Tuesday, October 11, 2022

Review: Birthday, by César Aira

Birthday, by César Aira. Published 2019 by New Directions. Translated from the Spanish by Chris Andrews.

As many of you may know, César Aira is one of my favorite authors; why, then, do I have nearly a half dozen of his books sitting unread on my shelves. I don't know. But I now I have one less.

Birthday starts with the narrator's ruminations on his 50th birthday and goes from there into typically Aira-esque diversions into literature, writing and life. He circles back around to aging by the end. In between he talks about a chance encounter with a young writer, his feelings on philosophy and Pringles, his hometown in Argentina, and other things.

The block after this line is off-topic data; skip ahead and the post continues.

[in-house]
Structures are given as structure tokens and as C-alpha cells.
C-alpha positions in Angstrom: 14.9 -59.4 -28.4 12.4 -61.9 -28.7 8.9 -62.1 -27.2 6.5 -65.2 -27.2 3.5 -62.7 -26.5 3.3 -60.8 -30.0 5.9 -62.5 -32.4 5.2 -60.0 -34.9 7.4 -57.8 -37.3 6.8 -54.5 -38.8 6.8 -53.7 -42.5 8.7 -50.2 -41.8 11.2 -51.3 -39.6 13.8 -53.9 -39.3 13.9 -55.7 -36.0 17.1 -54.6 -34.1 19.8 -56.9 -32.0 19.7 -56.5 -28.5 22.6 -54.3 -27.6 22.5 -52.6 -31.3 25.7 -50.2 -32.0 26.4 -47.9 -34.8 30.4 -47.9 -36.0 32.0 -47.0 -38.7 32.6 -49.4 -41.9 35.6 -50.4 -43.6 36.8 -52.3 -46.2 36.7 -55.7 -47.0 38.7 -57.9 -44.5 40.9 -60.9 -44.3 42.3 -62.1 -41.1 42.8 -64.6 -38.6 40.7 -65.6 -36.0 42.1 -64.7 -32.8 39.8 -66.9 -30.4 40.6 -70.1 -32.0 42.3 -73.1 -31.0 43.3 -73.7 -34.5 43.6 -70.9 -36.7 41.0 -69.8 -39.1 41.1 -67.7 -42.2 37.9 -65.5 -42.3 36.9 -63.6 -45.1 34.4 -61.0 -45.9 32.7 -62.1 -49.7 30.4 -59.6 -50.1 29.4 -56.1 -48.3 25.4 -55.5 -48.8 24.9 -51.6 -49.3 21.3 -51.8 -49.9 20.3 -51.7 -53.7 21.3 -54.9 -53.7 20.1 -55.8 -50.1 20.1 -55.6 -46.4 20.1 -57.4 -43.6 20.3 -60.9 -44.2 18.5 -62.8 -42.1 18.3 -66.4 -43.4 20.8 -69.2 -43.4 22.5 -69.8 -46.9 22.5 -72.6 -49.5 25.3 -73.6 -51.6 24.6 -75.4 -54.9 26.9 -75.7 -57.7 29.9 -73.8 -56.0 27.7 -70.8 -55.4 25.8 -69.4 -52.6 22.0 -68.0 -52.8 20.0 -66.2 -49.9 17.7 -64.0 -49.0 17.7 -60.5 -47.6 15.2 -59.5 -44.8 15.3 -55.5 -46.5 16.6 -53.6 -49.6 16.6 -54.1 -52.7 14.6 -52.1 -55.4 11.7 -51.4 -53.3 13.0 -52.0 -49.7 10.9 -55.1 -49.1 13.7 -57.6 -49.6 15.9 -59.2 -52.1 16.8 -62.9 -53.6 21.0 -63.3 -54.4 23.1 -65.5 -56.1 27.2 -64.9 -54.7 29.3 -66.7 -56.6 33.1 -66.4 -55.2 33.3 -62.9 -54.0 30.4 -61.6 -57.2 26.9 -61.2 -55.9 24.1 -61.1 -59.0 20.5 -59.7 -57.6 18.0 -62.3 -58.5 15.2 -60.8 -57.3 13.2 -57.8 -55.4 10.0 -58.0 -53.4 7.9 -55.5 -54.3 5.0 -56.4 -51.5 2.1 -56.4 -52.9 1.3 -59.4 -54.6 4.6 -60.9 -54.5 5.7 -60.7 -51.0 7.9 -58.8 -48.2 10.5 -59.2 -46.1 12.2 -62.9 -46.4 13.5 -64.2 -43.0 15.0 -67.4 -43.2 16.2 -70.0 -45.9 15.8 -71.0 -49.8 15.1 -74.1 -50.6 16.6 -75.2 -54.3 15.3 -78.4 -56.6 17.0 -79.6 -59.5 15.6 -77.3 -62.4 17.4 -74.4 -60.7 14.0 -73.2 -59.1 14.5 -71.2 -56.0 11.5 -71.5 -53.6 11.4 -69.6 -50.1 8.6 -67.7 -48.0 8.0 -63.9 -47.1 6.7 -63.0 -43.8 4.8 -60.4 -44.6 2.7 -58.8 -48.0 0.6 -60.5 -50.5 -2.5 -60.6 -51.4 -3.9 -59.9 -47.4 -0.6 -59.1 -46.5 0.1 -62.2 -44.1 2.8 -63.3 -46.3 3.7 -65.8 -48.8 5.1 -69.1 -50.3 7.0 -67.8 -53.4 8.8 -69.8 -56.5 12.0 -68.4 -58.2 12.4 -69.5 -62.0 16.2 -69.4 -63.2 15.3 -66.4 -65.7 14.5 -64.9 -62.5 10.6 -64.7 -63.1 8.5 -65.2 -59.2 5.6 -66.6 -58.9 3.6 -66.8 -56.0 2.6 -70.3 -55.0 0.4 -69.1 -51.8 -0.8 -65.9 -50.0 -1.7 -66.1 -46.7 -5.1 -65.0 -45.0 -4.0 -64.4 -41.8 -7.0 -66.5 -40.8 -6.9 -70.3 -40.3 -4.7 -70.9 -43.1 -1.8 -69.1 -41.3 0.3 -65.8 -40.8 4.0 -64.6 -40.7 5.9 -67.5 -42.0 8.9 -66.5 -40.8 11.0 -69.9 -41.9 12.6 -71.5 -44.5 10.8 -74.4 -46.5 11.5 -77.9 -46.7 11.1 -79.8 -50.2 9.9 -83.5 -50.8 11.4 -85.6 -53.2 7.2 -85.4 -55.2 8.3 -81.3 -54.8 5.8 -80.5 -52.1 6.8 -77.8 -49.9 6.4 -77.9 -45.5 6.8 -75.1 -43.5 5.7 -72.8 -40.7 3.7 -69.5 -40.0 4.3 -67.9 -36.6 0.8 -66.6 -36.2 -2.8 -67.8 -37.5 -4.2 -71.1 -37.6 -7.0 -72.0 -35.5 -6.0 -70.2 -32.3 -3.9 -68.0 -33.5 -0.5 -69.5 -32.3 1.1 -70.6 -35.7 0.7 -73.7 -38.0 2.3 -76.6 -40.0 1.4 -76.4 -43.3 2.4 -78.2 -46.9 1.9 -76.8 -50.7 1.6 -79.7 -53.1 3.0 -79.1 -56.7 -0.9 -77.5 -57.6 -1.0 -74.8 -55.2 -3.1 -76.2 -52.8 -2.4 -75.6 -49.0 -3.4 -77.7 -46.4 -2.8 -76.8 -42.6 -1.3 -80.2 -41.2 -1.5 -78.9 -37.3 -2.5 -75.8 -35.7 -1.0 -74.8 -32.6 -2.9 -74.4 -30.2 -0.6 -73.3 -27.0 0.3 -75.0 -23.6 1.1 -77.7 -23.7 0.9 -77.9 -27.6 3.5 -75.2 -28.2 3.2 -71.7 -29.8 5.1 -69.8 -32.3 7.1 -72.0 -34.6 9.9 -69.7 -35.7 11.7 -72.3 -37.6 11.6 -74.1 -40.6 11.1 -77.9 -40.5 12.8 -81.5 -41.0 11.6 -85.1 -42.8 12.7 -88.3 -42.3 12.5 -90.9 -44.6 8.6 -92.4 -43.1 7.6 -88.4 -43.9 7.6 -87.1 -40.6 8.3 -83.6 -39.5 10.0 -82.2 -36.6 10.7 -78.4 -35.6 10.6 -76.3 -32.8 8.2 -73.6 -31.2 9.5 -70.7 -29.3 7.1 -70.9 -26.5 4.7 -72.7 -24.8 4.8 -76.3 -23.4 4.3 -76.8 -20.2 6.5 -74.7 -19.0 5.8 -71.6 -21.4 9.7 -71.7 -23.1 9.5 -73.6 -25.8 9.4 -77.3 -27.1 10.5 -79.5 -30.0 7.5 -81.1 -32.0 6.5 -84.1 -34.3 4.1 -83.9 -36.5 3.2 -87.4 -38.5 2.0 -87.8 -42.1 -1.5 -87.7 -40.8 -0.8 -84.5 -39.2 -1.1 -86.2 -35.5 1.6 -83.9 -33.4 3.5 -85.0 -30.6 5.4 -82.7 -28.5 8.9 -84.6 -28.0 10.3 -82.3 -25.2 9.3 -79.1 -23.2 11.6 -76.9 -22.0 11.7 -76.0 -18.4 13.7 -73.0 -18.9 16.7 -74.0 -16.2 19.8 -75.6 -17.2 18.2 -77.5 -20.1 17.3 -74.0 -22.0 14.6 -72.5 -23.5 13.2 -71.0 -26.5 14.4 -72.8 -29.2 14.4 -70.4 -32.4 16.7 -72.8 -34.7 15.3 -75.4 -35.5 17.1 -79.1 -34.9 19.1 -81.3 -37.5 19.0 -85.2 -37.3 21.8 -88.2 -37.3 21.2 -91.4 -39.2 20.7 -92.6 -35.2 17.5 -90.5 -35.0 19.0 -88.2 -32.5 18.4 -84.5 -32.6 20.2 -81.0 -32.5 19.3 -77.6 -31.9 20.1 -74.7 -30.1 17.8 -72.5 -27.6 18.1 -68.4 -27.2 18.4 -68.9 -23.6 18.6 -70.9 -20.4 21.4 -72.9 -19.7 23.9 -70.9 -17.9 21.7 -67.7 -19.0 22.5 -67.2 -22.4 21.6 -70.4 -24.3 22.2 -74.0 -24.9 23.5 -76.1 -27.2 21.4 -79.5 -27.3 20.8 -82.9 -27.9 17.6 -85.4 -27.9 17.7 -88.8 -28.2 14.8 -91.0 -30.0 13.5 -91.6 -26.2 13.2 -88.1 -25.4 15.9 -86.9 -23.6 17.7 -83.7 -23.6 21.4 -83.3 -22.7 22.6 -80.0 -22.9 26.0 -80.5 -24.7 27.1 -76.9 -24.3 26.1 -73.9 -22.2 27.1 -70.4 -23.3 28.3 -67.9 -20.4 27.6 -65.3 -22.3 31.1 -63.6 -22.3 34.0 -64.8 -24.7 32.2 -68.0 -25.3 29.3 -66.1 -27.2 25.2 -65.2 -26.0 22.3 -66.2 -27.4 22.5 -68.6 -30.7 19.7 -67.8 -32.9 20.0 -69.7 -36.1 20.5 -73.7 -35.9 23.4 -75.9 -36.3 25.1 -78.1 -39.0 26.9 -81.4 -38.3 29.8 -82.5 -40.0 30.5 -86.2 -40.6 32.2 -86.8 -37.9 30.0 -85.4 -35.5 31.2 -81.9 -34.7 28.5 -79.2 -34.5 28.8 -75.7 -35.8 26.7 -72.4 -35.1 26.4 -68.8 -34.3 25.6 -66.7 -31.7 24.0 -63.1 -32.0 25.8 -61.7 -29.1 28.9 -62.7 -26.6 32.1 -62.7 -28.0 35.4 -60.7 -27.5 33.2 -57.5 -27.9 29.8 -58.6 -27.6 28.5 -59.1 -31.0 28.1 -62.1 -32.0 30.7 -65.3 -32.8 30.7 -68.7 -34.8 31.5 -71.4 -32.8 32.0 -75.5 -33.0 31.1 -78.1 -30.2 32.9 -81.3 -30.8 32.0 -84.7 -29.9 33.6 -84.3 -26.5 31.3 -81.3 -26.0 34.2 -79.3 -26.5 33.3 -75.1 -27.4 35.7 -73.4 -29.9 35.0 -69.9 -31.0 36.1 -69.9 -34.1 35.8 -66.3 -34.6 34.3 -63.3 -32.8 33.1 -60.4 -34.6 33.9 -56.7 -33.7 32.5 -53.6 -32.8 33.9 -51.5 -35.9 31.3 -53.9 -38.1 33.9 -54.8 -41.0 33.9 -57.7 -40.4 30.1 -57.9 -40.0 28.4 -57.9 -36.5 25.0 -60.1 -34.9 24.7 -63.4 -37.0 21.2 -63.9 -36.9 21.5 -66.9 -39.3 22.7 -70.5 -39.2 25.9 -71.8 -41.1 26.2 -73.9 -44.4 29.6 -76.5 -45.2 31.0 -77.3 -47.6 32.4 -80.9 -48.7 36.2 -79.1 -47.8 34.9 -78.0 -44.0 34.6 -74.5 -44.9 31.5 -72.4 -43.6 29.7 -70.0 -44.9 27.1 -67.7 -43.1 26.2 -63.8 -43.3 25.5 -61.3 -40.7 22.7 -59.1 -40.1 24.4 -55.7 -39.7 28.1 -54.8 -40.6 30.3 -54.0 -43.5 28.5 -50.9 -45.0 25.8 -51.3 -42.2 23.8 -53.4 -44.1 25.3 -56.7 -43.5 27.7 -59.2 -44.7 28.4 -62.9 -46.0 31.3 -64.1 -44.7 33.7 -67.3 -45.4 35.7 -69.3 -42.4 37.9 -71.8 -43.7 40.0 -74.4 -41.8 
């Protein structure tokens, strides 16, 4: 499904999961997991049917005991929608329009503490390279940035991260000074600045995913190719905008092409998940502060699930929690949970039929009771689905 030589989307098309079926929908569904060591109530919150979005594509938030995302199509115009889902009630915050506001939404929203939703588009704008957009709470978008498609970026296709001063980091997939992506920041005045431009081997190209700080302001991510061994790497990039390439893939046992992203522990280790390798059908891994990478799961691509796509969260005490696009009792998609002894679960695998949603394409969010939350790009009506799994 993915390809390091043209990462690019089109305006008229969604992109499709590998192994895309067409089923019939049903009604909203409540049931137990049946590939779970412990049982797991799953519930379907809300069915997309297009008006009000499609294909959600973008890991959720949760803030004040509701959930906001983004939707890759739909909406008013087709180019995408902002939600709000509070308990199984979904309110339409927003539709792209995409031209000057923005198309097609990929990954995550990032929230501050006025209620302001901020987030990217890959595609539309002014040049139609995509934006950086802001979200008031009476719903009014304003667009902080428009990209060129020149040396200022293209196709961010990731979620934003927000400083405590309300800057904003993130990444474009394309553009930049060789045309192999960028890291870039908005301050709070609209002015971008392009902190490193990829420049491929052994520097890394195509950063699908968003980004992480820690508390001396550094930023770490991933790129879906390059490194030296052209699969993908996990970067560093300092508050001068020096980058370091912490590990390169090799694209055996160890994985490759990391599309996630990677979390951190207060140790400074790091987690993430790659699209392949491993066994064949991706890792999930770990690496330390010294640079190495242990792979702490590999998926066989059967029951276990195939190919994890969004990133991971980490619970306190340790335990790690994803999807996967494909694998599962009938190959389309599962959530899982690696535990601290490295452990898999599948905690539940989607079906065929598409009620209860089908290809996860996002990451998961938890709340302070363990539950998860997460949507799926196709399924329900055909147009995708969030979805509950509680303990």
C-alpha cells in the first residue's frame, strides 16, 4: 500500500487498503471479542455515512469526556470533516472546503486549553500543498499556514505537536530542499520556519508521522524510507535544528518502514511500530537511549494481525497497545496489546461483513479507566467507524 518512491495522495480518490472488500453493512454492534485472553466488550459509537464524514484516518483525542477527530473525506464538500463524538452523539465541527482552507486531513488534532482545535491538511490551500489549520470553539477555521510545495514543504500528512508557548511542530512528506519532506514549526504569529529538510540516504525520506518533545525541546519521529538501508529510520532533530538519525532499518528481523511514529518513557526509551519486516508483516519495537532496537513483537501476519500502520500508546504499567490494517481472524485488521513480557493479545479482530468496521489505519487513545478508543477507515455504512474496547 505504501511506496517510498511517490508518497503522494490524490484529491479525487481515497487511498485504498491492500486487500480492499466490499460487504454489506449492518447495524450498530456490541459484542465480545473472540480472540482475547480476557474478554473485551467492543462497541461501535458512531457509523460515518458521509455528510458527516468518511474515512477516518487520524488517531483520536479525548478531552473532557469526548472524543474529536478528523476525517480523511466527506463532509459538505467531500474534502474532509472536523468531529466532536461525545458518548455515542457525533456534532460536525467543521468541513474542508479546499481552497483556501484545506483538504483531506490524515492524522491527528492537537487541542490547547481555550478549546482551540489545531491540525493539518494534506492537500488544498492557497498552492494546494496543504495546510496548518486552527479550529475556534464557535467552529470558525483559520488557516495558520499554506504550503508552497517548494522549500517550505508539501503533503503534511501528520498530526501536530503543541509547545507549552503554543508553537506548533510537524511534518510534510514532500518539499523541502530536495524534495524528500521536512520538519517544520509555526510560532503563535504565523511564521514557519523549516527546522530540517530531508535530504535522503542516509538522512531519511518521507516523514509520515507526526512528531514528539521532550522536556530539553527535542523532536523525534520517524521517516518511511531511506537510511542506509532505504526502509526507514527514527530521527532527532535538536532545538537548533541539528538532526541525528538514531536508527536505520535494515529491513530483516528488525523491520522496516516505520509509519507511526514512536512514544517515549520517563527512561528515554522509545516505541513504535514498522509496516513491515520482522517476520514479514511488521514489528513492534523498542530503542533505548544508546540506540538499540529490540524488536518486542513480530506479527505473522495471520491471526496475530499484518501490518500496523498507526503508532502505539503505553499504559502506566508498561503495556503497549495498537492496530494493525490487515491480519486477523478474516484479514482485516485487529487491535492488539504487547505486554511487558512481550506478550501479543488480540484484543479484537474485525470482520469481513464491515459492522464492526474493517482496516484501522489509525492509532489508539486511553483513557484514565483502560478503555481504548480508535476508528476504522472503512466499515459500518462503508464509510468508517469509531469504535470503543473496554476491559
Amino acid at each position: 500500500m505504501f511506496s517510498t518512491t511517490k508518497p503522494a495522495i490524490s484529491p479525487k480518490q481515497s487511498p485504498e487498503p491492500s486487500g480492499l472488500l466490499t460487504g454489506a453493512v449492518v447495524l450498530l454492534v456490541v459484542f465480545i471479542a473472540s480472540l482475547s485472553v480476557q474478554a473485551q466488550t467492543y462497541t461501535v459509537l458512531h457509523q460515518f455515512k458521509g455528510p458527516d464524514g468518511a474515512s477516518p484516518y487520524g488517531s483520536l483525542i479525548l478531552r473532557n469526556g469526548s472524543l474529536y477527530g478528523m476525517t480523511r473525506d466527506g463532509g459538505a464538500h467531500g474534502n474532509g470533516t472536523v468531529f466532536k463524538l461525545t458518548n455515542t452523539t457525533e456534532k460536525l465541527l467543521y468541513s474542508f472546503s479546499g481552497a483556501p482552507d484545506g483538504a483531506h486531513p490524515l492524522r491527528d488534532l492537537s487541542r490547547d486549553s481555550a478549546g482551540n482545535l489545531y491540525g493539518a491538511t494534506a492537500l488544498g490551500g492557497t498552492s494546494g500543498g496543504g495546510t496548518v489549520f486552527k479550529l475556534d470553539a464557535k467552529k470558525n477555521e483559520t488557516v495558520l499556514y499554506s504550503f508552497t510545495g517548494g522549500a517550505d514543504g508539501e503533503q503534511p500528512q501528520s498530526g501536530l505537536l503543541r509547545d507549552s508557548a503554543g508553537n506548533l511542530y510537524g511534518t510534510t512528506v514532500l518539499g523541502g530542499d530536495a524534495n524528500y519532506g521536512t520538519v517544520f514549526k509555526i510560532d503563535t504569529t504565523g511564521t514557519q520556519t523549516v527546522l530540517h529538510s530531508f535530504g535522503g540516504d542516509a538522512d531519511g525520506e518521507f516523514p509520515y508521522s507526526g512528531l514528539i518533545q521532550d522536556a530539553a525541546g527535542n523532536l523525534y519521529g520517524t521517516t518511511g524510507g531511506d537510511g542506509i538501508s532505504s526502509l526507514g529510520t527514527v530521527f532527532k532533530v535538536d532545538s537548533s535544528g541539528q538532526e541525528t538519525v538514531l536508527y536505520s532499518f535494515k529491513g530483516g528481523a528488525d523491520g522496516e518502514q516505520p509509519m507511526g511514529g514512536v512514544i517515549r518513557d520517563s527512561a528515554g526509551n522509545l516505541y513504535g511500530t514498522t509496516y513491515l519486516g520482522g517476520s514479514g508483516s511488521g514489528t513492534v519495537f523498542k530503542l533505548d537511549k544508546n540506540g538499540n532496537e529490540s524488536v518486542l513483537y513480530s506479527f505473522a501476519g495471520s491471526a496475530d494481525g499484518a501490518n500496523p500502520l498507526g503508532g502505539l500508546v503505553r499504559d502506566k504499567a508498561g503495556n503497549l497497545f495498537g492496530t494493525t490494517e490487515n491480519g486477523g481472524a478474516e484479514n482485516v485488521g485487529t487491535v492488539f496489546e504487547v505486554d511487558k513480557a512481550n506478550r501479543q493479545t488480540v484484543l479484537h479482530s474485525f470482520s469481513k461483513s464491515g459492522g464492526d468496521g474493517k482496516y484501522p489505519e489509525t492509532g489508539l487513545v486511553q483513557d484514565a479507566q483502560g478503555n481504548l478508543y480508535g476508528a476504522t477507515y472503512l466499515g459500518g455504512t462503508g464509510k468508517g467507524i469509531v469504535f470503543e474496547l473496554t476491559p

The narrator is, as usual, a nameless resident of Pringles, married with a child this time, and a successful writer in midlife struggling with all these things. I hesitate to write too much, because the book itself is so short that I could really take away the joy of reading Aira by telling you more. 

So if you haven't read him, please do; Birthday is a pretty good starting point, pretty typical and pretty approachable. I recommend picking up two copies and giving one to a friend, so you have someone to talk to after you're done. Maybe you could read this and talk to me about it? 

FTC Disclosure: I did not receive this book for review.

No comments: